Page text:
“There’s still grower interest in peanuts, but price will determine what kind of acreage we end up with. If we can get a $600 contract, I think Mississippi will be in the 15,000 to 18,000 acre range. If we can get something in the $700 range — and I think that’s where we need to be, given the carryover, and to be competitive with $1-plus cotton — we could see 20,000 to 25,000 acres.”

Acreage in the state last year was 18,137, down slightly from 2009. About 50 percent of the acreage is in the Lucedale area, 20 percent in the Aberdeen-Columbus area, 20 percent in the Greenwood/Tchula area, and the rest in the Port Gibson area. “The 2010 season got off to a really good start,” Howell says, “with only minor weather delays. Insect and disease pressures were low for most of the season, although we had a fall armyworm outbreak early in the year, particularly in the south part of the state, and later in the season white mold was a major problem in the south.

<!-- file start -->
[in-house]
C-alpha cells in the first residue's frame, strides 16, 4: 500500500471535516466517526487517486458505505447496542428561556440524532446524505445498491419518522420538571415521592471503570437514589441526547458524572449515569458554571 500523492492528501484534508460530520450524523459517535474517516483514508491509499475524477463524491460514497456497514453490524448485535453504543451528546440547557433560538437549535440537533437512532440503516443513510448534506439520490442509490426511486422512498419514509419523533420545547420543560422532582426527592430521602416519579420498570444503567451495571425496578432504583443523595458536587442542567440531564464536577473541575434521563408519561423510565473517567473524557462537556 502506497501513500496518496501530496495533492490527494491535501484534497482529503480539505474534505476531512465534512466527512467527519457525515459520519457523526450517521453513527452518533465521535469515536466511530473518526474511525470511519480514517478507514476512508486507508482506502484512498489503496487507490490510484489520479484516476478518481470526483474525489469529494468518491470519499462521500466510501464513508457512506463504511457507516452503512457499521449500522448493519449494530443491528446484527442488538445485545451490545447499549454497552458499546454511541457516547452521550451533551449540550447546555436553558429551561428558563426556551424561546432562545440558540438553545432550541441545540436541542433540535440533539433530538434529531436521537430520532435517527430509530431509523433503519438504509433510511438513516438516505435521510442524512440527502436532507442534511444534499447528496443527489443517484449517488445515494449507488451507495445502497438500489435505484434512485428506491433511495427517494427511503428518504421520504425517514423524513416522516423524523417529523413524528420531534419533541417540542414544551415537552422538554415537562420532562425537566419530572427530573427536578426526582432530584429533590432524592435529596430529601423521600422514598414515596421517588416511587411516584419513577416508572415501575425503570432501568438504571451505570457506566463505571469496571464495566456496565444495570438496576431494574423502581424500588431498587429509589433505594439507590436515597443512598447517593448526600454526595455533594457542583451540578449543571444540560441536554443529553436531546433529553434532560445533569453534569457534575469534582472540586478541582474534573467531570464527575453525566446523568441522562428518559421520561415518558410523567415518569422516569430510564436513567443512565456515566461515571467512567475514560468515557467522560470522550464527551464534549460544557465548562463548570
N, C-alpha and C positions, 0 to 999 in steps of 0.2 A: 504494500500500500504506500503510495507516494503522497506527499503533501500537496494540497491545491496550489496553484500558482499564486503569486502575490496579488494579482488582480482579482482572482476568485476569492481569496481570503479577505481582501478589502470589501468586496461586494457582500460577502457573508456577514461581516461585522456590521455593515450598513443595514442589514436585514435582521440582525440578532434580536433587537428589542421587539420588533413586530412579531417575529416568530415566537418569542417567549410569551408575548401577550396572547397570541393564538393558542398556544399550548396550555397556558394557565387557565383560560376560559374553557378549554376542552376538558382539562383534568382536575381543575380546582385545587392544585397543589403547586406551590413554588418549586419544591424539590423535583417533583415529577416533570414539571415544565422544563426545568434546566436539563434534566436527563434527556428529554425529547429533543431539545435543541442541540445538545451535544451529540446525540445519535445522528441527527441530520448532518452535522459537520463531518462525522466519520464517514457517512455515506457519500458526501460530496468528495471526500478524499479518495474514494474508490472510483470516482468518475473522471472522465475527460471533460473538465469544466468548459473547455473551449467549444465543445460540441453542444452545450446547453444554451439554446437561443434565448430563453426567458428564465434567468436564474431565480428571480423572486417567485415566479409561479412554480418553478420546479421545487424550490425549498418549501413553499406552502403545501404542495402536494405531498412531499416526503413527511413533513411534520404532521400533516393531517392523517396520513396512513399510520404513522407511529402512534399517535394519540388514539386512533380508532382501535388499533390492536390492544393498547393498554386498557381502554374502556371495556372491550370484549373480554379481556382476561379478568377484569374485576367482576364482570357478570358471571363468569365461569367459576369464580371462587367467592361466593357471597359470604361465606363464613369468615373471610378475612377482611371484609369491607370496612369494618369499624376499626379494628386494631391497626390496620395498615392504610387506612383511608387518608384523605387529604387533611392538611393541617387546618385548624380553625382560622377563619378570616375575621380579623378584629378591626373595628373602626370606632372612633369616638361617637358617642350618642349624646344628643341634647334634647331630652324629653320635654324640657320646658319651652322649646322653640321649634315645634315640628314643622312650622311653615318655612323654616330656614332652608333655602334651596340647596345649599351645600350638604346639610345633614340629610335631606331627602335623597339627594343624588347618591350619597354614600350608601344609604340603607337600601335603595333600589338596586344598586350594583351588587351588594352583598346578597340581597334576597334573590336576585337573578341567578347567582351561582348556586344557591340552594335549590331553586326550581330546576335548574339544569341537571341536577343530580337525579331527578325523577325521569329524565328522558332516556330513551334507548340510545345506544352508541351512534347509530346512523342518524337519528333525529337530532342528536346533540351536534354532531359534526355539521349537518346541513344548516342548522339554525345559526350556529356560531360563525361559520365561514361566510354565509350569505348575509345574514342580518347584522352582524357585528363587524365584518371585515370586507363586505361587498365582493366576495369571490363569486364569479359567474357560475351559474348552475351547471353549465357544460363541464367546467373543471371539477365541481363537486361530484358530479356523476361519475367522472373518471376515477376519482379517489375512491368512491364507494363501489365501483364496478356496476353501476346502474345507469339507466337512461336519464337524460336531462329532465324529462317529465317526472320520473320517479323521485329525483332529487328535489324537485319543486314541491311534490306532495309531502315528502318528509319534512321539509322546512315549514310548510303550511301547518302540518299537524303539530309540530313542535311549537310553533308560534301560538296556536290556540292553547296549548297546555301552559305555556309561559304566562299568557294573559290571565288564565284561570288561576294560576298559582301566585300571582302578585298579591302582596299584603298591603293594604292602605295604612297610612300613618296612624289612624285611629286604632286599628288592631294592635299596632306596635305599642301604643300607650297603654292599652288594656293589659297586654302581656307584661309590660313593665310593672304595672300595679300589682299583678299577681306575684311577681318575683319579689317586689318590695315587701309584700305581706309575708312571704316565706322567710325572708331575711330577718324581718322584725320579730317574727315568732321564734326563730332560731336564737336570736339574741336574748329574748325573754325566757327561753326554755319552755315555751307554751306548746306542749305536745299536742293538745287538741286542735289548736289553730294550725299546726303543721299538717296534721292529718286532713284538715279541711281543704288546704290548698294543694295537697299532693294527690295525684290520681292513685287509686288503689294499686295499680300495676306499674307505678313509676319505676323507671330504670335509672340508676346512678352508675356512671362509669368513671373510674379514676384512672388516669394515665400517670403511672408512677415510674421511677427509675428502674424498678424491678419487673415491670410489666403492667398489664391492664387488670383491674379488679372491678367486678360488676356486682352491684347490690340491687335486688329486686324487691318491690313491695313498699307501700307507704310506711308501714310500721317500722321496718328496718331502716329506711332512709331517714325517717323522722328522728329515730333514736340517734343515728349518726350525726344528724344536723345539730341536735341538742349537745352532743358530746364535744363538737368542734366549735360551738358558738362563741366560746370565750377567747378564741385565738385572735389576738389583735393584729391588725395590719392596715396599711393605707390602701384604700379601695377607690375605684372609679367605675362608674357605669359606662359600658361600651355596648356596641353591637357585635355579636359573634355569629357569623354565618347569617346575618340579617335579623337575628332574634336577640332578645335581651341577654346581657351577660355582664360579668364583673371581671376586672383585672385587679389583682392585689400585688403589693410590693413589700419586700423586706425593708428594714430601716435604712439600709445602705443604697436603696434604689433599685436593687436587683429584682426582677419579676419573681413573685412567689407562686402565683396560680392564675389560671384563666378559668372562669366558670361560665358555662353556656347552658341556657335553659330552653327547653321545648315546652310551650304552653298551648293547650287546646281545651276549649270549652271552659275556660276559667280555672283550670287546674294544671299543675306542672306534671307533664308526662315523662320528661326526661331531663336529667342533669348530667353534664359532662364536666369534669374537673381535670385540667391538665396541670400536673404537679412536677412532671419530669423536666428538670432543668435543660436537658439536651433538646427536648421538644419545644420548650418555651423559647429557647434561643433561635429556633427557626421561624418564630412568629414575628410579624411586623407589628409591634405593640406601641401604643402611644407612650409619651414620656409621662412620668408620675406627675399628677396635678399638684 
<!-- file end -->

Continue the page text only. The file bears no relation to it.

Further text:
“The north part of the state was dry most of the year, and the last six weeks to two months of the season we were really wishing we could get some more rain. That led to some yield loss, with pods not filling out, particularly for the later-planted peanuts. And farmers just weren’t able to get diggers in the field because the ground was so hard.”

With the increased interest in peanuts in Mississippi in recent years, several research projects have been launched, and in 2009, with funds from the Mississippi Peanut Promotion Board, two Peanut Learning Centers were established, one at Hamilton, the other at Lucedale, to educate growers and others about peanuts and peanut production.